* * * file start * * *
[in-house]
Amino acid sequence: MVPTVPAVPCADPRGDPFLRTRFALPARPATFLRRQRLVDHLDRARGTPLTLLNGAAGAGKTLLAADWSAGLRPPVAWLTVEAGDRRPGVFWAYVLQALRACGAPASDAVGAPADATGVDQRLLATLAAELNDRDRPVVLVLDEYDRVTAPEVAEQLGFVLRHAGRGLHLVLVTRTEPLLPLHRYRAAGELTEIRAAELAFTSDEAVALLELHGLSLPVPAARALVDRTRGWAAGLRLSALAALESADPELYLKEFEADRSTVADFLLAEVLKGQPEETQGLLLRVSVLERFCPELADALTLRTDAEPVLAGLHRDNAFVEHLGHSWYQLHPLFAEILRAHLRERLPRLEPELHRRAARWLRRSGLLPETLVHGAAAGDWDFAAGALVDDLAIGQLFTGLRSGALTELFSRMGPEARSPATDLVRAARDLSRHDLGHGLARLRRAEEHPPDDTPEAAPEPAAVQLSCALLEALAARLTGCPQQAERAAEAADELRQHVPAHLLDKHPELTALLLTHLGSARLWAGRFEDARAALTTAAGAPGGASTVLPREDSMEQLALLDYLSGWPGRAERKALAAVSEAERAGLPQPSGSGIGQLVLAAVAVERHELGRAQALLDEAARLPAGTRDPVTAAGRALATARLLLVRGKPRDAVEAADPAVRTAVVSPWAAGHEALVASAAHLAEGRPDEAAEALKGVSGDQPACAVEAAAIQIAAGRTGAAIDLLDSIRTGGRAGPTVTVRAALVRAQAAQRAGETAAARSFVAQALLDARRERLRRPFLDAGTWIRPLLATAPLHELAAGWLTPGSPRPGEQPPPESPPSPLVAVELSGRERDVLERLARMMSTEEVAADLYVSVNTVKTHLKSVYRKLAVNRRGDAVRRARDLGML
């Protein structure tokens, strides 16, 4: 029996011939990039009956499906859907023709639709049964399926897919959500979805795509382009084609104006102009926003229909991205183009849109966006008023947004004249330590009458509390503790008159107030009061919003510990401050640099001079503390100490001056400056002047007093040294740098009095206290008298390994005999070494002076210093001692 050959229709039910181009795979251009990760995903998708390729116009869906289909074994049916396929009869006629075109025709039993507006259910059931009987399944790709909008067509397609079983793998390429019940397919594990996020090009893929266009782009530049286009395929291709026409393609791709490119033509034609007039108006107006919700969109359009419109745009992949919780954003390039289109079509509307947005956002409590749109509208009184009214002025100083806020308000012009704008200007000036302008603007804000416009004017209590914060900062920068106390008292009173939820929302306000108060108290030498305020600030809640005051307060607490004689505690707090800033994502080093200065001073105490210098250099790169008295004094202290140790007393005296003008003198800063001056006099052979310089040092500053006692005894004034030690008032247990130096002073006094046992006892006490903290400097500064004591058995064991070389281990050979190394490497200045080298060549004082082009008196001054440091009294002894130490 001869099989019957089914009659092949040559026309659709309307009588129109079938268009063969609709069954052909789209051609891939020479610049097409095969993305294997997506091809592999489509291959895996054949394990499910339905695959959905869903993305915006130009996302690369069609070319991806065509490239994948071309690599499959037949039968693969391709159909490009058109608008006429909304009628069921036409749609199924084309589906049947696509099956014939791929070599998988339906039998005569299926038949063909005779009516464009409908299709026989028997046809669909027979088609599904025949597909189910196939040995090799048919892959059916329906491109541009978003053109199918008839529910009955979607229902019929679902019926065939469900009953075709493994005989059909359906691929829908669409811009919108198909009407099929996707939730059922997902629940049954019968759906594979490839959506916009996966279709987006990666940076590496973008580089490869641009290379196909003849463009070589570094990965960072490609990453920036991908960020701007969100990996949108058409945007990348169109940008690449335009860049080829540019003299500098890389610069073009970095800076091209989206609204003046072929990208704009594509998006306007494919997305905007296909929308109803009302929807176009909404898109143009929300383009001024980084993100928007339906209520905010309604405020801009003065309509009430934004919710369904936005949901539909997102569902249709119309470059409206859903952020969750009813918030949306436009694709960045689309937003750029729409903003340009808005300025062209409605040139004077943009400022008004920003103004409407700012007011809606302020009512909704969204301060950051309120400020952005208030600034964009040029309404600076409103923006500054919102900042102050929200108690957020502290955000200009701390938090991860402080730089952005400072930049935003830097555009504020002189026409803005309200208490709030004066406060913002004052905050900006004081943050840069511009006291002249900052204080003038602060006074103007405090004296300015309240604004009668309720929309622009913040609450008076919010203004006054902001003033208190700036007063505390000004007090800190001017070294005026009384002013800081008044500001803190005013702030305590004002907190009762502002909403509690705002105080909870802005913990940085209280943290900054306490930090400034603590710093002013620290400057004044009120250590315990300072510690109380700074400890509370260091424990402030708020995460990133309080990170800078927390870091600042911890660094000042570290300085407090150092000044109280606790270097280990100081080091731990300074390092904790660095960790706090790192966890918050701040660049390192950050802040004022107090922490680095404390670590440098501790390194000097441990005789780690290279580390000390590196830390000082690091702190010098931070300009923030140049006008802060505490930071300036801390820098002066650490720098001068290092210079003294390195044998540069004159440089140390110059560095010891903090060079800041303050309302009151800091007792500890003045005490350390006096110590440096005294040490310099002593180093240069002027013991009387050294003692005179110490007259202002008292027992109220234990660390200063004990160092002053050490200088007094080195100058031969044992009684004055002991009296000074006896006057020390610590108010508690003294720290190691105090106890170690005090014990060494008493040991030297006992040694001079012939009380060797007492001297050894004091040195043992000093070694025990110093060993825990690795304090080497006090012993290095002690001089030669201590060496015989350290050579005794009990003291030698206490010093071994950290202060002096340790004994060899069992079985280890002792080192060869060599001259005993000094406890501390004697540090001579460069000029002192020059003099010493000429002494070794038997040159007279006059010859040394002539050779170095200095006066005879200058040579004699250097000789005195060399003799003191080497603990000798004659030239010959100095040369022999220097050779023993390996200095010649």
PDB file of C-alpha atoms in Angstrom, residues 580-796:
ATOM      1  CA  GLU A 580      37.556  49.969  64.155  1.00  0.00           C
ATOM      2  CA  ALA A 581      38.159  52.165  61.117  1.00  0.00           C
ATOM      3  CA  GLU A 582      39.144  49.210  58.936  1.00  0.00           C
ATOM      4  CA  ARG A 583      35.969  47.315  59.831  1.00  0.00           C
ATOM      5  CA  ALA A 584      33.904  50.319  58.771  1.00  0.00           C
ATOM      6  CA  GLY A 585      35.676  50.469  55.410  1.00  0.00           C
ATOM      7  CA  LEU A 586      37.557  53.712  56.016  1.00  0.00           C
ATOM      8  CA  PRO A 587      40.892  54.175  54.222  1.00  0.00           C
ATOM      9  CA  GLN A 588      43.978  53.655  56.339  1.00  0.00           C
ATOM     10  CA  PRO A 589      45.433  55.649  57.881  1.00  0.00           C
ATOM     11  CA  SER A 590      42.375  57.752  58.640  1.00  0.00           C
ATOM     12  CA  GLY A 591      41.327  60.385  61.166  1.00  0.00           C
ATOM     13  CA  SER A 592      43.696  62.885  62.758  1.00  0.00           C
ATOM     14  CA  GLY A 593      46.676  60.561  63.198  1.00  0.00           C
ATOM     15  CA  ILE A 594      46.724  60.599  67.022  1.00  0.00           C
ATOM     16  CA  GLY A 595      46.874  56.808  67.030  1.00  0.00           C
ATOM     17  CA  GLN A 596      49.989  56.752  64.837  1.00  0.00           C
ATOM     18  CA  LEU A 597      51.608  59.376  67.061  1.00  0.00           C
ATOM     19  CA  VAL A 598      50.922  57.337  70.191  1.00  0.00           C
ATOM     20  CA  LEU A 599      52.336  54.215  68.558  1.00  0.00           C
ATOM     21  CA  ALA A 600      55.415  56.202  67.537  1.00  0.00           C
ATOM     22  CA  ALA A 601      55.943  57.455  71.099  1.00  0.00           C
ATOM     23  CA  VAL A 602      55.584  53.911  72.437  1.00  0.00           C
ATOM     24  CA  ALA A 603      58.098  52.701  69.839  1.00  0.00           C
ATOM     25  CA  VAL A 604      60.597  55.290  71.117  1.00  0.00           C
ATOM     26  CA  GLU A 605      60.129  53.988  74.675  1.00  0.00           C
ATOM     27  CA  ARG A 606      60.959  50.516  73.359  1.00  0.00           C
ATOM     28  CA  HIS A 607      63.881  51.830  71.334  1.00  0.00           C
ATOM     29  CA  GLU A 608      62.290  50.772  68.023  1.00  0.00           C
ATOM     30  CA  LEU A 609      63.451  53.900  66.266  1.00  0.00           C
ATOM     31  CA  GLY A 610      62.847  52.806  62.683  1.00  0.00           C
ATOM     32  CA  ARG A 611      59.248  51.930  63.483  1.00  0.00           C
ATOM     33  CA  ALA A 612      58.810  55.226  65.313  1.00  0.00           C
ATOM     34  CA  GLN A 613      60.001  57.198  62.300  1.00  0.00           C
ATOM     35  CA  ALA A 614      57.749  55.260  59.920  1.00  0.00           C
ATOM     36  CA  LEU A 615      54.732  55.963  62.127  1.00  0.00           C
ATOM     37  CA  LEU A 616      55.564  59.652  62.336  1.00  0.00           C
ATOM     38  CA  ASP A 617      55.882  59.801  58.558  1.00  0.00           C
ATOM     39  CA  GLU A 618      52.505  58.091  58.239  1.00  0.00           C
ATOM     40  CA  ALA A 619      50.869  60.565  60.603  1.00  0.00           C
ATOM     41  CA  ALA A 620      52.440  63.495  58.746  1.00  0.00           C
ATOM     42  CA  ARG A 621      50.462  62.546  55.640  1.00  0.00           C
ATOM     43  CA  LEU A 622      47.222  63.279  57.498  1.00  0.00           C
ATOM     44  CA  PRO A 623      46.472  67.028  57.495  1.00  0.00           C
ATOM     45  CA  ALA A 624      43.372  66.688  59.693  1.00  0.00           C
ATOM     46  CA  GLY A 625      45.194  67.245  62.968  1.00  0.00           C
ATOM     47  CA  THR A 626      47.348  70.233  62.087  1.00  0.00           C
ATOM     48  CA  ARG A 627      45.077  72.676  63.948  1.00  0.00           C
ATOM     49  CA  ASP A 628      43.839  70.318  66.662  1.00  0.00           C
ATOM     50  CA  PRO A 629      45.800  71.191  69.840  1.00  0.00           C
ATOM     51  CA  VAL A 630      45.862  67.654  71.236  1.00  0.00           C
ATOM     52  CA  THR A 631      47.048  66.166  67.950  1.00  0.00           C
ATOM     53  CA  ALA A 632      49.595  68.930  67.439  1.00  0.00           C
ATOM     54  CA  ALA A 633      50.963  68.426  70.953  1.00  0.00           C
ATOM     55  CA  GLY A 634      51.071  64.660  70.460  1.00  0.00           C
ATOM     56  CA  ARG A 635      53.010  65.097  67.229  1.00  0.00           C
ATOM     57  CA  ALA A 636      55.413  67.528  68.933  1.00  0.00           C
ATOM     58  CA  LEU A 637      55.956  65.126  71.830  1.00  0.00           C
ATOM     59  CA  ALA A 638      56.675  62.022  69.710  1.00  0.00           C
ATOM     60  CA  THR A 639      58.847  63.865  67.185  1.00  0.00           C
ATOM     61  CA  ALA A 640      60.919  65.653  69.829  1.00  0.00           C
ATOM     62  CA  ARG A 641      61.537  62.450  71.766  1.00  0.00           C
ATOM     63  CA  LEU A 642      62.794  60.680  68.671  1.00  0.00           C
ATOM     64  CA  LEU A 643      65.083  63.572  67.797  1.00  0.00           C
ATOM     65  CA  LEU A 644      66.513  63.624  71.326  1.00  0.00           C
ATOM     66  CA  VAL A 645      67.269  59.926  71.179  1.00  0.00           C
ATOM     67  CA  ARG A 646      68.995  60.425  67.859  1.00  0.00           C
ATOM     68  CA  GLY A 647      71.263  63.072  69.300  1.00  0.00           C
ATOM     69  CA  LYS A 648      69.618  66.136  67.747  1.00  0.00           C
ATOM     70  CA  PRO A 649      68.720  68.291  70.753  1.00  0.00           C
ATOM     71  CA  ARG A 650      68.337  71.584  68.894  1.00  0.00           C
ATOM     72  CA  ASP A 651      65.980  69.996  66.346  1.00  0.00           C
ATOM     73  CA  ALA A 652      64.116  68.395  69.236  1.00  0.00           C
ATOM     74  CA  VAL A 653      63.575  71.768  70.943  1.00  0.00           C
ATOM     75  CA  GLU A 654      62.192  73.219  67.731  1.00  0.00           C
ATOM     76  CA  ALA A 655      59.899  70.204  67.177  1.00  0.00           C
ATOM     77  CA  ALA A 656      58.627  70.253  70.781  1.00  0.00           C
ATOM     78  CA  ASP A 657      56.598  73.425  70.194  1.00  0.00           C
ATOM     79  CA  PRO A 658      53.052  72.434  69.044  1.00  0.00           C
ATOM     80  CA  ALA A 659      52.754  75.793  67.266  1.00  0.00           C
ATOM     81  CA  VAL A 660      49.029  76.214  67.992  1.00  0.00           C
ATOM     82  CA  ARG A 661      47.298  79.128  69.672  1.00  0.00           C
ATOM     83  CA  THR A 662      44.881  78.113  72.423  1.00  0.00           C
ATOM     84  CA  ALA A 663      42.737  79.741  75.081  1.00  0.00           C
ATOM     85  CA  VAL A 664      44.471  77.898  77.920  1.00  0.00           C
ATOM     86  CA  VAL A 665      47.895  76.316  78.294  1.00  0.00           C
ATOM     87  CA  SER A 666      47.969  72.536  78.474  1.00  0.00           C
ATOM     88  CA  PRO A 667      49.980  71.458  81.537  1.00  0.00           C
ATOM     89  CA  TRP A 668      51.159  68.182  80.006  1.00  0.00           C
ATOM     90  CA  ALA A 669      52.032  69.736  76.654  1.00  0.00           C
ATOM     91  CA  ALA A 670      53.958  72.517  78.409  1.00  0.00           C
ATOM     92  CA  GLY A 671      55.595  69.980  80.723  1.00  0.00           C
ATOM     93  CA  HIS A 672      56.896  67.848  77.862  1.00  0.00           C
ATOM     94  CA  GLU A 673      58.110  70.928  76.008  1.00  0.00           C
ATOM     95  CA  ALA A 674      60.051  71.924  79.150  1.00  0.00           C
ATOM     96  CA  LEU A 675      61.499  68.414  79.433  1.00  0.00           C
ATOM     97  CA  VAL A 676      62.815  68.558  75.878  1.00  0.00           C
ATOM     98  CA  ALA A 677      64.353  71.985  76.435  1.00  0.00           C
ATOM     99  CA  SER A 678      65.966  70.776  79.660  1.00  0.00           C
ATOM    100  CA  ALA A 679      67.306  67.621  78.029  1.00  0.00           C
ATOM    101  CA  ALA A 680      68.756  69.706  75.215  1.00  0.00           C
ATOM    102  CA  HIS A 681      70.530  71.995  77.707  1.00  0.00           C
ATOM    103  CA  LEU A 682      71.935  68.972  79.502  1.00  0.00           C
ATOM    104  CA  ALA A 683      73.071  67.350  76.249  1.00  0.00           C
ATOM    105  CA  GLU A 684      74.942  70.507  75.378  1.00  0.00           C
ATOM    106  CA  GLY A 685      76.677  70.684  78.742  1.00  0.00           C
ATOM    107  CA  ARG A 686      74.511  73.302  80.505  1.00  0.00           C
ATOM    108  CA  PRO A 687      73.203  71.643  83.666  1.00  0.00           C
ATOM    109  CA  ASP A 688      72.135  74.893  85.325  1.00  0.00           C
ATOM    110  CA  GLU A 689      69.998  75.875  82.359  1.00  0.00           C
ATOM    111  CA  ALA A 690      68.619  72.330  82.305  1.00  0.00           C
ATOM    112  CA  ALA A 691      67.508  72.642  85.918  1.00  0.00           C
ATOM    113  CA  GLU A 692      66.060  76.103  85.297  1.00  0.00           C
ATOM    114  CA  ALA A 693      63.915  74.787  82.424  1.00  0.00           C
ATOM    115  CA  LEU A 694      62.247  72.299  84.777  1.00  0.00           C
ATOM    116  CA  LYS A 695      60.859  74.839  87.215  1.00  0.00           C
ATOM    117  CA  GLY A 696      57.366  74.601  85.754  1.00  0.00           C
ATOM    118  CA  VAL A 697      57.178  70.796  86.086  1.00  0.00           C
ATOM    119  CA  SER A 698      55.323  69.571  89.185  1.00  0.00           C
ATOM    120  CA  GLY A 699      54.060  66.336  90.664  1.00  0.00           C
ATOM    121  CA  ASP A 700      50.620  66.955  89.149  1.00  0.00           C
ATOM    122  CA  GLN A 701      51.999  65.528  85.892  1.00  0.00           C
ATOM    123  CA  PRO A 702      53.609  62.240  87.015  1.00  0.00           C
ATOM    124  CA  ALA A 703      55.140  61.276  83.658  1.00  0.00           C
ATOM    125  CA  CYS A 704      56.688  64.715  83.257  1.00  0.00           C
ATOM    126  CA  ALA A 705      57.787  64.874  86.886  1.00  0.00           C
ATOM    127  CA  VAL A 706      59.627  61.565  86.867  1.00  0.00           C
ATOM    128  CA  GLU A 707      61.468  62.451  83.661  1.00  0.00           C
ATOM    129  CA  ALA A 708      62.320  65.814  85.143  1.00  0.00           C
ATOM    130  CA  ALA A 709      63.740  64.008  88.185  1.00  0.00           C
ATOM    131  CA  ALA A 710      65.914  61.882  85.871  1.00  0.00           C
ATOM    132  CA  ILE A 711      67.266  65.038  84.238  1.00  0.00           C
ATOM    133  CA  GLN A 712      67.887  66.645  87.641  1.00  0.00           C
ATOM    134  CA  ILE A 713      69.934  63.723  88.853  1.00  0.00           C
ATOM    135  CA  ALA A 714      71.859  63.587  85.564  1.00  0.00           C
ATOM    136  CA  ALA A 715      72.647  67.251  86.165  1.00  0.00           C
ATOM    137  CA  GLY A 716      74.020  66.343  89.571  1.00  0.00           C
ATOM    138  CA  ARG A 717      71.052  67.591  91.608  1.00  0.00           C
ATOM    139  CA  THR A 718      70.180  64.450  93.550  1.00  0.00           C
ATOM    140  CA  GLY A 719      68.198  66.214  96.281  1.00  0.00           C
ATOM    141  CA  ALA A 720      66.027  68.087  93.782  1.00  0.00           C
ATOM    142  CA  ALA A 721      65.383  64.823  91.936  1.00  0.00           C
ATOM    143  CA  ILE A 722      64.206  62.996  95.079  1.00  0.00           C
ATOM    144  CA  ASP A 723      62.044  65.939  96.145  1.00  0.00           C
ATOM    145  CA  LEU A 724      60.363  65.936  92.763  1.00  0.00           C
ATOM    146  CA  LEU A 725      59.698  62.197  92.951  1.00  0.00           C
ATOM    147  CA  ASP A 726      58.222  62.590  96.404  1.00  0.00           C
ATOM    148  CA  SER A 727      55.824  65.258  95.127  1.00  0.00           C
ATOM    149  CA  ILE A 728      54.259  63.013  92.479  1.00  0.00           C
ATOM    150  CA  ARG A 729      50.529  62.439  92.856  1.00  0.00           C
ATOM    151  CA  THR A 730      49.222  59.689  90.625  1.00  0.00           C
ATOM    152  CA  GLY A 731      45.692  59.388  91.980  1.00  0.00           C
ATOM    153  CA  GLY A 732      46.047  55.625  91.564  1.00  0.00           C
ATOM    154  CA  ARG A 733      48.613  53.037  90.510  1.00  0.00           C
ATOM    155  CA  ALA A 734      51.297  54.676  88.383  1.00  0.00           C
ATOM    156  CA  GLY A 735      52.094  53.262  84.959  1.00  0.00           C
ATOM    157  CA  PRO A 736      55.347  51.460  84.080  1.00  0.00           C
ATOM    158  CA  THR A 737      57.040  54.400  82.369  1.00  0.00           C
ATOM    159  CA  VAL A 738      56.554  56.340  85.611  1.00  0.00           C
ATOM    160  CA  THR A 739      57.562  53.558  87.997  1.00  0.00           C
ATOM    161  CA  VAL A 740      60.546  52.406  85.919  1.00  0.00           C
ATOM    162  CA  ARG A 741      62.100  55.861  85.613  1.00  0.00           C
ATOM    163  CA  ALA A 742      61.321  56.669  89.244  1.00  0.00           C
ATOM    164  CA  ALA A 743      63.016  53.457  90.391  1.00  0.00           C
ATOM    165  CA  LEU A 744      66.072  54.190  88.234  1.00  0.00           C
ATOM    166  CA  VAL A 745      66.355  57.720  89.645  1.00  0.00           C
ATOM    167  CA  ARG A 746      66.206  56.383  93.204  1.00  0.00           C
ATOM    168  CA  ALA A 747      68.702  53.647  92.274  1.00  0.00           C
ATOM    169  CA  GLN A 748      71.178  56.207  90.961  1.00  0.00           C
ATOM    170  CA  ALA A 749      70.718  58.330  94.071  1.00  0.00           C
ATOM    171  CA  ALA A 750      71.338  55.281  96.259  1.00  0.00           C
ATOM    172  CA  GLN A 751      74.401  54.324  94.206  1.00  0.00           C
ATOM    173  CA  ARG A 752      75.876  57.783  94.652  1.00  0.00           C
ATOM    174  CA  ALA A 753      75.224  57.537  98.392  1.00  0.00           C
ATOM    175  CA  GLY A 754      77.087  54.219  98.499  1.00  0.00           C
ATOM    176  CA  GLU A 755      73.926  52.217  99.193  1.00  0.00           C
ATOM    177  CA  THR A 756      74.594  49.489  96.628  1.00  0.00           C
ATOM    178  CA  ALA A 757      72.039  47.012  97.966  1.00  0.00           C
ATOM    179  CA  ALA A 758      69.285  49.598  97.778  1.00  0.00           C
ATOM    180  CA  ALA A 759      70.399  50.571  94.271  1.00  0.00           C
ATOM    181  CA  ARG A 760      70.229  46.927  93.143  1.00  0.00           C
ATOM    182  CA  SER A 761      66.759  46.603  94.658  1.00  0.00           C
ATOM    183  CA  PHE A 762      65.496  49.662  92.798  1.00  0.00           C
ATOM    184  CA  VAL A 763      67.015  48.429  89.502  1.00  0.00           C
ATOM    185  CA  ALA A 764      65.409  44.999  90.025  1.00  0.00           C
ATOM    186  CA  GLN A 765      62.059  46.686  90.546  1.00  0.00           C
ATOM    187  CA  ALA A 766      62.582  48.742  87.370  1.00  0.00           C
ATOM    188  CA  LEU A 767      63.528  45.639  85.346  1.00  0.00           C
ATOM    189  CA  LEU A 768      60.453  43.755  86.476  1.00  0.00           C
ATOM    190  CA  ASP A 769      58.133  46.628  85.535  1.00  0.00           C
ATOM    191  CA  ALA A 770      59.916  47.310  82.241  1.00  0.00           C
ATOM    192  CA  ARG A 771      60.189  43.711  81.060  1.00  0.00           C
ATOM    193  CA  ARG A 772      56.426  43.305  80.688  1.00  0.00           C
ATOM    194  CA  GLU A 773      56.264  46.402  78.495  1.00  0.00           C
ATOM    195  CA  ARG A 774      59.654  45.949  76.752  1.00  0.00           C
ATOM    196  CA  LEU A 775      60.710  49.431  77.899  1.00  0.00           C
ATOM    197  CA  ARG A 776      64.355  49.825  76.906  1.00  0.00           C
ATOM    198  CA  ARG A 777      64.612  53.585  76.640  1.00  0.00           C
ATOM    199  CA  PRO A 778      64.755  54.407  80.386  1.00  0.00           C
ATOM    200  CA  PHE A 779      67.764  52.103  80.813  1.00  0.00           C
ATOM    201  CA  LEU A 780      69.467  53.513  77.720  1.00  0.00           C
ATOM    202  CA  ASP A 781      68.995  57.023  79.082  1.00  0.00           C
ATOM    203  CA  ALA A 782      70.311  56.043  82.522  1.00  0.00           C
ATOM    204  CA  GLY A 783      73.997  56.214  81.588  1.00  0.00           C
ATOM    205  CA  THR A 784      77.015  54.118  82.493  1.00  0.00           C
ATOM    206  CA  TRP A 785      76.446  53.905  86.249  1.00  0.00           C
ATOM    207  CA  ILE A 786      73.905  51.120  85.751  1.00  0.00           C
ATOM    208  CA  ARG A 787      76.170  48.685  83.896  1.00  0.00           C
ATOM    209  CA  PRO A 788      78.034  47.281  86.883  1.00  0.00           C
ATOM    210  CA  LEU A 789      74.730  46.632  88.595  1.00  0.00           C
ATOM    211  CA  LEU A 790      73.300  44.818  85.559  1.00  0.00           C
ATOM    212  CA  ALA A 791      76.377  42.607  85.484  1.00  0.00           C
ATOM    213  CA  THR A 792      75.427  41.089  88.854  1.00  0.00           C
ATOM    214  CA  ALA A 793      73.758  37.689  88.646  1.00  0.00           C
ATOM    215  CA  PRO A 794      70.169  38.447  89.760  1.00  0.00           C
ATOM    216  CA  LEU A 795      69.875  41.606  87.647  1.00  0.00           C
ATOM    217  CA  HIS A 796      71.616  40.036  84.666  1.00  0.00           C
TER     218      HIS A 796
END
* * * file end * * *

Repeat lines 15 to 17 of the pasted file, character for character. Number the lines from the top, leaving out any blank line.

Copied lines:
ATOM     11  CA  SER A 590      42.375  57.752  58.640  1.00  0.00           C
ATOM     12  CA  GLY A 591      41.327  60.385  61.166  1.00  0.00           C
ATOM     13  CA  SER A 592      43.696  62.885  62.758  1.00  0.00           C